Senior company sources have told the Independent on Sunday that a powerful group within management is arguing that the trial plantings should cease entirely. Although the Monsanto chairman, Bob Shapiro, is insisting that the trials must continue, the company has already drastically scaled back its planting in Britain. Senior managers are deeply frustrated by the success of anti-GM campaigners in disrupting them.
The Independent on Sunday has also learned that the Clinton administration is so concerned at Monsanto's troubles in Britain that it is putting heavy pressure on ministers to allow a new GM maize, developed by the company, into British shops and supermarkets.
The US multinational's withdrawal would be a devastating blow, both to the GM industry and to Tony Blair who has made support for biotechnology an integral part of the New Labour "project" for Britain.
The Prime Minister is facing a revolt within his own party - expected to surface at this month's Labour party conference - over the pro-GM stance on which he has staked much of his authority. Shortly afterwards, Mr Shapiro will fly to Britain to plead his case at a Greenpeace conference.
Investors have been deserting Monsanto and other biotechnology companies as opposition to their GM products has grown; Monsanto shares have fallen by more than 10 per cent over the past six months. Deutsche Bank, Europe's largest, predicts that GM organisms will become a "pariah" for shareholders and a "liability" to farmers and warns of "an earnings nightmare" for Monsanto.
Statistics collected by Friends of the Earth from government documents show that Monsanto has cut its trials by three-quarters over the past 12 months. This year it has only about 30 sites around the country, compared with 110 in 1998.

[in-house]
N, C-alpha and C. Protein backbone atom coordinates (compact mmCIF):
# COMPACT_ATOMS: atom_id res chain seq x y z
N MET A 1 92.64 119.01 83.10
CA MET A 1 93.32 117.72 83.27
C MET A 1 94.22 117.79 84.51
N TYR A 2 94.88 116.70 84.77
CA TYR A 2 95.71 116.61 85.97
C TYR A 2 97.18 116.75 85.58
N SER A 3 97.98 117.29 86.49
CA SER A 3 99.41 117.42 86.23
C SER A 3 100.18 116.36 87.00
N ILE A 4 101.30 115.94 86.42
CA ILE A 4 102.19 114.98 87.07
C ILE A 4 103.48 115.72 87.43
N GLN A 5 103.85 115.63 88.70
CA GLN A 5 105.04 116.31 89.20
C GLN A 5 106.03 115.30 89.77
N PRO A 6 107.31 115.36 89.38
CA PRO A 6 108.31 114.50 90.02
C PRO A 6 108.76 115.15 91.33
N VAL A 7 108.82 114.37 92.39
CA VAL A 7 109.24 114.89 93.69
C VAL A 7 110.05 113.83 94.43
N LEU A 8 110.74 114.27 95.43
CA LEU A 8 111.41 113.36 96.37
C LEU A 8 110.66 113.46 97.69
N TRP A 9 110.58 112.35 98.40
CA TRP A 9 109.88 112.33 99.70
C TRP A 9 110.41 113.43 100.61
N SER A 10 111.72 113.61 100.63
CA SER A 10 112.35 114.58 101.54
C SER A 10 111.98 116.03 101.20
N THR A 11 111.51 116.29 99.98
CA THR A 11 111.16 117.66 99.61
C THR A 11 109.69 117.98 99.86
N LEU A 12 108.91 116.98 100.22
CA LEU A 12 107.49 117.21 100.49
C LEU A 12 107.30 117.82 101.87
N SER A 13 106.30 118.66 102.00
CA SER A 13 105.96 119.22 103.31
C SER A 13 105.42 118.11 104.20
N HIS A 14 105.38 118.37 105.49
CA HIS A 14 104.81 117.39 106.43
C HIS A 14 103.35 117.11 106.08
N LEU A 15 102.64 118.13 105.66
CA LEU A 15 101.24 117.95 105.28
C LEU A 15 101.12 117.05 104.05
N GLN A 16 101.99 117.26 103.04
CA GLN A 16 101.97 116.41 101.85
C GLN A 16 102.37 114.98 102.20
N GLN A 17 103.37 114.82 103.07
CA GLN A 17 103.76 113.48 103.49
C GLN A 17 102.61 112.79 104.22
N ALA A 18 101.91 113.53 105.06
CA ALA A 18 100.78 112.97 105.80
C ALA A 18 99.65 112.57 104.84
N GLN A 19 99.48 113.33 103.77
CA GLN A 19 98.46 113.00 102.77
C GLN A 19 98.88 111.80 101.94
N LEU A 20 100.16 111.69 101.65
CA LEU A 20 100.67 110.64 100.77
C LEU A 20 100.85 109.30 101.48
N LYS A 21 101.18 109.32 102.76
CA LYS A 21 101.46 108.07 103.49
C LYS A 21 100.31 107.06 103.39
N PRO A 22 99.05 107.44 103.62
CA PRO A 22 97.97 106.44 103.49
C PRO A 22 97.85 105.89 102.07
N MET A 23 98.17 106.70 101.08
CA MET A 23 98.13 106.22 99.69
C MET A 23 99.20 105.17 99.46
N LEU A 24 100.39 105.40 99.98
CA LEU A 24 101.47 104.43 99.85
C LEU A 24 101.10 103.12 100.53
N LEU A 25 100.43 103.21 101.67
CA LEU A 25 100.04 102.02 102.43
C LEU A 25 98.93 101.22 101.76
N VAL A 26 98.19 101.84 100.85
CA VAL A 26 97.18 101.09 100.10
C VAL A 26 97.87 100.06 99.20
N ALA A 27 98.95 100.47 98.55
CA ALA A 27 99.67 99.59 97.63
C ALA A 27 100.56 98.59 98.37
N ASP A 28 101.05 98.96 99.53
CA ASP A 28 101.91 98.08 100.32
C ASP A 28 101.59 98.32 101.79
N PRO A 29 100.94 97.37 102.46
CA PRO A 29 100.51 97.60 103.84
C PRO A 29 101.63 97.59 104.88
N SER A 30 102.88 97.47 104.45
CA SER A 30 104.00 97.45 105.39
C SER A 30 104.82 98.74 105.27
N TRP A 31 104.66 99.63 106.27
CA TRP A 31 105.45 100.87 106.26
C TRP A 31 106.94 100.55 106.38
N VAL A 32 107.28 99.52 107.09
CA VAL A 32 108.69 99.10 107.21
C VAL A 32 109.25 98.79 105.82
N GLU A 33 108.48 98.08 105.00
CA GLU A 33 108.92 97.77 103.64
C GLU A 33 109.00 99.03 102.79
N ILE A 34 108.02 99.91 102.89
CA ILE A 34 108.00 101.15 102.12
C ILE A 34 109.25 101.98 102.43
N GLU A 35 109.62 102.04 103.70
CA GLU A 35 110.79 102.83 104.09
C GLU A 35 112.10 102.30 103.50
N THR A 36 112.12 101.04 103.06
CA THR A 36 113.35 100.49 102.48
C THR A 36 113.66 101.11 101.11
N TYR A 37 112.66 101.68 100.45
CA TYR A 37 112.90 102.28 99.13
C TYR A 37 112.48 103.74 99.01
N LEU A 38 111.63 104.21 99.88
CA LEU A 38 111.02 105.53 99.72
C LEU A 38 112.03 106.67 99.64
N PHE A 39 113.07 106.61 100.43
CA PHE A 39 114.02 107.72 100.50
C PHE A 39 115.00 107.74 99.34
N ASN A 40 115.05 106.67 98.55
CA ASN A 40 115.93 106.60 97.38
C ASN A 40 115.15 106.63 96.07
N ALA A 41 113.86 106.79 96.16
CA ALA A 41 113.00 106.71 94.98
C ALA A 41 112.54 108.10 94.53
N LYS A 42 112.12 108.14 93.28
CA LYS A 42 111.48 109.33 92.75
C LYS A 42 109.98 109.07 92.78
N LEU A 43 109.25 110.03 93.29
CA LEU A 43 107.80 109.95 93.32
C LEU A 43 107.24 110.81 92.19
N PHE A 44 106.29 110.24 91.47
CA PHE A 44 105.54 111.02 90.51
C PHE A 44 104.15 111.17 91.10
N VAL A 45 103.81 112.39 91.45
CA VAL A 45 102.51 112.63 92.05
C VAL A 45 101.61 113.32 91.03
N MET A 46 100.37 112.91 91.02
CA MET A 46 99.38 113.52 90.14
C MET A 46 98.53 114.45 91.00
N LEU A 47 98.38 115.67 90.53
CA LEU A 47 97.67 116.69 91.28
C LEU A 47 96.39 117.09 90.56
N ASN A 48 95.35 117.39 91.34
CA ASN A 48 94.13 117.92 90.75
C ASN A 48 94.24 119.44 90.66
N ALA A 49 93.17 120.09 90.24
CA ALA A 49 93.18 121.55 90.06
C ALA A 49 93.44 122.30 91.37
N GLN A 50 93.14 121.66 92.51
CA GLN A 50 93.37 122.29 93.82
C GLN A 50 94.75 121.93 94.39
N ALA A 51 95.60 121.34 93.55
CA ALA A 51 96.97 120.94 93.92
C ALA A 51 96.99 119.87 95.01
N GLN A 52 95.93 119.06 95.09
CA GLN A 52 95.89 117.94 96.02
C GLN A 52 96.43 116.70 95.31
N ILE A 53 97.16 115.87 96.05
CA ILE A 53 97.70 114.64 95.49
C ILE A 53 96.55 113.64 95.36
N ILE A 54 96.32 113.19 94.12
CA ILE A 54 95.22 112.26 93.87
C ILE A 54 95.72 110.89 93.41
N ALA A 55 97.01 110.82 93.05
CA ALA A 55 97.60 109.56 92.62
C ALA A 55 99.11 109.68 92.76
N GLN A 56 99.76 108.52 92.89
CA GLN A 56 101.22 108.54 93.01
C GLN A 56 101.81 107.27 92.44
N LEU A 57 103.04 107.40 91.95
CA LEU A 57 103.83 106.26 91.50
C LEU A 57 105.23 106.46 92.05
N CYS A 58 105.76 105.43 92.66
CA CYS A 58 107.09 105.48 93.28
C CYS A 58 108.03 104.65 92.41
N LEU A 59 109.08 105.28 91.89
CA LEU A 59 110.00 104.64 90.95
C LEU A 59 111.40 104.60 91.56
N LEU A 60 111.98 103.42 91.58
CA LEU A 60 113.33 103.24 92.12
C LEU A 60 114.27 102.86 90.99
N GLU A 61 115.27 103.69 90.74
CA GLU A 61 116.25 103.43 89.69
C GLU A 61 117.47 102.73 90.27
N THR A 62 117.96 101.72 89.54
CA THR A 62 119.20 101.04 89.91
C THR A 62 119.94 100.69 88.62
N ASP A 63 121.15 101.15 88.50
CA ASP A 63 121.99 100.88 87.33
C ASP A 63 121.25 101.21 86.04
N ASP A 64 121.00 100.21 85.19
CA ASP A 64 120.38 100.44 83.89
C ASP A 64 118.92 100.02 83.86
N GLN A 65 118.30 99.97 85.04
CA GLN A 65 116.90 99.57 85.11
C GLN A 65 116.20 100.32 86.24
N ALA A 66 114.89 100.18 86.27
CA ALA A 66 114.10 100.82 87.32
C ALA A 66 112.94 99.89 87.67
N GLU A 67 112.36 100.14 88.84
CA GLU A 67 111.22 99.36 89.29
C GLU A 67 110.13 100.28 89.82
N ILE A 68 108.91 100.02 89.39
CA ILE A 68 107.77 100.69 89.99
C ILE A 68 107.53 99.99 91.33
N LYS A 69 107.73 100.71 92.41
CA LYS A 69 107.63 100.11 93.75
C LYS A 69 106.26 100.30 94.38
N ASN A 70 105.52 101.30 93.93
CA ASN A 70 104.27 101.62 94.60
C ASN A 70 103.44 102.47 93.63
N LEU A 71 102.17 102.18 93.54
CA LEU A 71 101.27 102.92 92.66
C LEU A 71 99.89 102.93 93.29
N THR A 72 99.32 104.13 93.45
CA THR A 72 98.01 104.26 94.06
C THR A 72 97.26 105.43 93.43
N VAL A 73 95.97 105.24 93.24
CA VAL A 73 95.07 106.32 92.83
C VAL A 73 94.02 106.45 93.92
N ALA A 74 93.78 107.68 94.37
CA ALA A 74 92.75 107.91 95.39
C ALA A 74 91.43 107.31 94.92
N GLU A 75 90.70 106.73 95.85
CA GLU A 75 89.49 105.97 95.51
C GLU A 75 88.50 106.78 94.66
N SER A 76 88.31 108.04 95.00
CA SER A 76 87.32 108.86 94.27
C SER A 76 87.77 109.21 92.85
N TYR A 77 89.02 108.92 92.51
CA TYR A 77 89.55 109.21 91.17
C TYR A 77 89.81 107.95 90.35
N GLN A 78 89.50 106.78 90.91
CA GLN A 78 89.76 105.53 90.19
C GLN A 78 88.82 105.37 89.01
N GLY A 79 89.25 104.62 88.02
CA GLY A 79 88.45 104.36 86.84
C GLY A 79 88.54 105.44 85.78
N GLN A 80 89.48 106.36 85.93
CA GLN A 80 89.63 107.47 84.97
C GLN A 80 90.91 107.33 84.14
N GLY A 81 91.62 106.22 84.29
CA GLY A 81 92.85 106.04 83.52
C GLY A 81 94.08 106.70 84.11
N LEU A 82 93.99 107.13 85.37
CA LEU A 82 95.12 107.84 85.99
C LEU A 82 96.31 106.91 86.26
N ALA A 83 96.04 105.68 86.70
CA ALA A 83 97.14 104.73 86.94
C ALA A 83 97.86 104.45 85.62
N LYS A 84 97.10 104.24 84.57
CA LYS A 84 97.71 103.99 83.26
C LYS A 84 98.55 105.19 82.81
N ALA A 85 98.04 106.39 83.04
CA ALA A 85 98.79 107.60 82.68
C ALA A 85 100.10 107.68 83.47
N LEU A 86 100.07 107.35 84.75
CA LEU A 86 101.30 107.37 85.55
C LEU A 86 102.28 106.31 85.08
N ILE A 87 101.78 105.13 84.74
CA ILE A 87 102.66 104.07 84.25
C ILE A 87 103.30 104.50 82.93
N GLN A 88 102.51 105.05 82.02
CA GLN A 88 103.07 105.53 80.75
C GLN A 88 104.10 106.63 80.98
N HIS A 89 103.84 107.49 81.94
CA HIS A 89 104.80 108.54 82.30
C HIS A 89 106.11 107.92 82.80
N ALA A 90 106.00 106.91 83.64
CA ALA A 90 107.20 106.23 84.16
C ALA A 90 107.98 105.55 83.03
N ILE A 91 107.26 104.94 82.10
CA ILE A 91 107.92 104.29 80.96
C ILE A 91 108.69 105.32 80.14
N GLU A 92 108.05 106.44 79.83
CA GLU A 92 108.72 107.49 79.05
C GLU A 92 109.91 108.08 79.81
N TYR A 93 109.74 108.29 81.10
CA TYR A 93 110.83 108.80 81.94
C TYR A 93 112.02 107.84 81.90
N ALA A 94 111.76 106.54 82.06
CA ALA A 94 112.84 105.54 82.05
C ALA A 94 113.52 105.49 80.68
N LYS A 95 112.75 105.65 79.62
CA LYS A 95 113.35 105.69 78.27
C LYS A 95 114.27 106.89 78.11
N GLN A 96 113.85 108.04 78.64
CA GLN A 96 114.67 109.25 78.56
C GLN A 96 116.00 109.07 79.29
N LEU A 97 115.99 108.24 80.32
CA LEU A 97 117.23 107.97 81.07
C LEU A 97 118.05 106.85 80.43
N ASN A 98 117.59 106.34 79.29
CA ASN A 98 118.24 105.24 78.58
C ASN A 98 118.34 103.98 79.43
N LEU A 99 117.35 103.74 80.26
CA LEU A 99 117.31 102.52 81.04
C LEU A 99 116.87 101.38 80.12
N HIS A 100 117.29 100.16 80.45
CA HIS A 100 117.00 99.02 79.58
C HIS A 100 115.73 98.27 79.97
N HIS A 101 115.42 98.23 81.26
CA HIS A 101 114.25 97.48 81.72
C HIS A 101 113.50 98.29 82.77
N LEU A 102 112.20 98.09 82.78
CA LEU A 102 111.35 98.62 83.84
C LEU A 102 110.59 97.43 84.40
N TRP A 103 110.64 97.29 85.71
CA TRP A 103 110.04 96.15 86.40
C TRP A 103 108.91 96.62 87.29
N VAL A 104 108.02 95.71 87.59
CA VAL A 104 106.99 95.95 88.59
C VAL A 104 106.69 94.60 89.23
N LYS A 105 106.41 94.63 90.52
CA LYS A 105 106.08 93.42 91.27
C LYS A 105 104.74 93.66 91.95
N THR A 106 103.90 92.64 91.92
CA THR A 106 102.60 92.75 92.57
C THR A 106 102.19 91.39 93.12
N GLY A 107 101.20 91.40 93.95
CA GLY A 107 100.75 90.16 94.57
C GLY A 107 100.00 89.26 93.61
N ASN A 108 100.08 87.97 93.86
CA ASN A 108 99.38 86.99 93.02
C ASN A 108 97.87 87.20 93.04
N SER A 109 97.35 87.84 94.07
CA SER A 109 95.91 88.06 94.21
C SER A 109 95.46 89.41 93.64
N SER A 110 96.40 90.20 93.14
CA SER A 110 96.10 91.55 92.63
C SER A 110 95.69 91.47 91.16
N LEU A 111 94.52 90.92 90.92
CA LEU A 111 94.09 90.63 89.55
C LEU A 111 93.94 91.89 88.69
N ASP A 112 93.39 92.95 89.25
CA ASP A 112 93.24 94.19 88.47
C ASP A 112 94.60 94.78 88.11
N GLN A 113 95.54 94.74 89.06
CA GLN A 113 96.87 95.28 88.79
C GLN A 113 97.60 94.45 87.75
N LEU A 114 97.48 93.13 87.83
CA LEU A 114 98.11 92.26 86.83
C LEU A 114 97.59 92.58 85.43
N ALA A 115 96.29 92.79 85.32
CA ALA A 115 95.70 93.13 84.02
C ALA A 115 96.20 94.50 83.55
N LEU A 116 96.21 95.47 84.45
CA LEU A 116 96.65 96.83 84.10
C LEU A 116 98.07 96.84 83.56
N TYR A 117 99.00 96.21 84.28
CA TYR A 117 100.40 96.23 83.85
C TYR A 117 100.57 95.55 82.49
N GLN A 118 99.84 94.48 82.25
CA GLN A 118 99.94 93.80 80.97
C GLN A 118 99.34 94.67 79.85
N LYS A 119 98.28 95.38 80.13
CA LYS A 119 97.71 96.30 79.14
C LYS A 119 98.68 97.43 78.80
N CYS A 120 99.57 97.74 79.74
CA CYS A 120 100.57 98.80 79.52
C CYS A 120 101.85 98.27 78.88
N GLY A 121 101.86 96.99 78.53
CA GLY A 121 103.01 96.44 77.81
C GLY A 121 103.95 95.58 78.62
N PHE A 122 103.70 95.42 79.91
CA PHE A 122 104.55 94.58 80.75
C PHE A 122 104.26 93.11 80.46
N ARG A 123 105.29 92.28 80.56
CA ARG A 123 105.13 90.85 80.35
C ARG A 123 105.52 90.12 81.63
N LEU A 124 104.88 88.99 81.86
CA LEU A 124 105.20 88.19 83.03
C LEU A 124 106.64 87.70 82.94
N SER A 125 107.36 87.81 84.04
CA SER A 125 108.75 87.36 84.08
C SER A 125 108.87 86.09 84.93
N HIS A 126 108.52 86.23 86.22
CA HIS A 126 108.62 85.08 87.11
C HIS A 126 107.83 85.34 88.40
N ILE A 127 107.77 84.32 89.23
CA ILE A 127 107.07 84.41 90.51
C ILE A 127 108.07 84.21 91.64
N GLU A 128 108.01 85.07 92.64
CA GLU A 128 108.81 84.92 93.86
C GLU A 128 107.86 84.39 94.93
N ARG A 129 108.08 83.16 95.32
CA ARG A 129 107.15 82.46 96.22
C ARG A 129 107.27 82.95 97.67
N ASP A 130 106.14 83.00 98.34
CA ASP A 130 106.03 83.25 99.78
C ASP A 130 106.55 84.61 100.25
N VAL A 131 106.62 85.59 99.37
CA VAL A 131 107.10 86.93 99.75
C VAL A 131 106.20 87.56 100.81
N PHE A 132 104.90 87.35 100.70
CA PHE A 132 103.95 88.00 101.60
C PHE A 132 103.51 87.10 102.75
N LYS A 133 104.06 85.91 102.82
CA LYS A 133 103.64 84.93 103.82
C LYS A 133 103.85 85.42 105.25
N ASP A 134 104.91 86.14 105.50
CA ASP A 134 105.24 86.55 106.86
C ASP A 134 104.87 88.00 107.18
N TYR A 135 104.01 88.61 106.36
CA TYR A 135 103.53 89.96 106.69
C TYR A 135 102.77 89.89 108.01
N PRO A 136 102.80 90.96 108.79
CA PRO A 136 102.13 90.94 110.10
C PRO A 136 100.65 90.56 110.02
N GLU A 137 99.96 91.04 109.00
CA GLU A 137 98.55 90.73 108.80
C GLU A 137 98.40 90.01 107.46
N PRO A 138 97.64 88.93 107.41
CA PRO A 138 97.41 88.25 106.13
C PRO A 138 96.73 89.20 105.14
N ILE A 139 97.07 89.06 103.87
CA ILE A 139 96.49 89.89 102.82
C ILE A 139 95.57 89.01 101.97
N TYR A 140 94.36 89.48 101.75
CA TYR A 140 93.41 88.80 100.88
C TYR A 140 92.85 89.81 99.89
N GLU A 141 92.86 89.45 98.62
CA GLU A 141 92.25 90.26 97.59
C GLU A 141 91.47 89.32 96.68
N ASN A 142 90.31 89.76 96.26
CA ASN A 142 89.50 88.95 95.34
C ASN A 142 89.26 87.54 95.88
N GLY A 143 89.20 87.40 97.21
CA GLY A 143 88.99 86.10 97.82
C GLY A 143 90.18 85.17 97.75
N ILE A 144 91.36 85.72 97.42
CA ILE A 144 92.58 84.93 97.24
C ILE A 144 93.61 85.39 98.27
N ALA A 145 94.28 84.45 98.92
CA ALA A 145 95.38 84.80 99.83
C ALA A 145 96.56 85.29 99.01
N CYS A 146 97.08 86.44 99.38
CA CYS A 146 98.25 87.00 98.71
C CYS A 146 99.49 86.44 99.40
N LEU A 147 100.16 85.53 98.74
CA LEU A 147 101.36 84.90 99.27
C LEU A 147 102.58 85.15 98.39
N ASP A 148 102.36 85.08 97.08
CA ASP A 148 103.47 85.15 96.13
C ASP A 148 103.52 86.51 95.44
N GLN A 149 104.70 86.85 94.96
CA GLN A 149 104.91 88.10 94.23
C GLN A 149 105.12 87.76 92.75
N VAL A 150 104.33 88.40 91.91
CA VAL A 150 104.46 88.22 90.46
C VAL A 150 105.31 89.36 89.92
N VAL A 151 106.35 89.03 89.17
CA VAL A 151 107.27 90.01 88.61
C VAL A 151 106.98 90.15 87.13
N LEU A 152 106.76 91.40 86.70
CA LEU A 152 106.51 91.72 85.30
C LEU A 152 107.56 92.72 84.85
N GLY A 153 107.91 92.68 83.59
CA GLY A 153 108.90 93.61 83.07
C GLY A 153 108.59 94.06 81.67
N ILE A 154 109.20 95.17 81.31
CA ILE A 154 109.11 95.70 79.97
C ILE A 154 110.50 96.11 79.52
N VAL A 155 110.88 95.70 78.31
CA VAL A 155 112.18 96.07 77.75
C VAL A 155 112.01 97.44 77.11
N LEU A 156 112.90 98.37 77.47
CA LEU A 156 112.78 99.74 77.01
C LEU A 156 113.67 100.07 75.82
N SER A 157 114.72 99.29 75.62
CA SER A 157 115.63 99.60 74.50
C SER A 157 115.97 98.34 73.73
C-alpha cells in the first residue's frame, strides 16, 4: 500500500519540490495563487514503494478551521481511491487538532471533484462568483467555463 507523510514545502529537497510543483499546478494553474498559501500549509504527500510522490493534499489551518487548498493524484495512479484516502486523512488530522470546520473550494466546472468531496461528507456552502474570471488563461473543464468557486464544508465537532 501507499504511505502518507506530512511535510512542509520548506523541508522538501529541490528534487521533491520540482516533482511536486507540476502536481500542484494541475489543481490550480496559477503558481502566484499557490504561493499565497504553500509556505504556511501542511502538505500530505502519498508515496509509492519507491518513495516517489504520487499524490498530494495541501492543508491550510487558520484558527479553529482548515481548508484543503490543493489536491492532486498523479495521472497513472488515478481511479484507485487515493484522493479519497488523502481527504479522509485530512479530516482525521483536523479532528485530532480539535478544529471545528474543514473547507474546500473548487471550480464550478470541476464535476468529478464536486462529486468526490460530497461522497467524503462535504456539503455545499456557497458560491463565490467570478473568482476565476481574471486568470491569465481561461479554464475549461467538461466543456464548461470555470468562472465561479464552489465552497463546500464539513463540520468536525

Pete Riley, the pressure group's GM campaigner, said: "Monsanto are drastically scaling down their operations in the face of overwhelming public opposition to their activities in the UK. It is time they packed up and went home altogether."
Monsanto officially denies that there have been discussions about ending the UK trials and says that the reduction is not evidence of an impending withdrawal. A spokeswoman at its headquarters in Missouri said: "There have been no such discussions. We think it's important that people get the information that comes out of these trials."
But senior sources in the UK privately admit that top mangement is indeed advocating a withdrawal. Peter Melchett, executive director of Greenpeace, says that this would be a disaster for the company. "If they cannot make it in England, where they have the most sympathetic government in Europe, it is hard to see how they could make it anywhere," he said.
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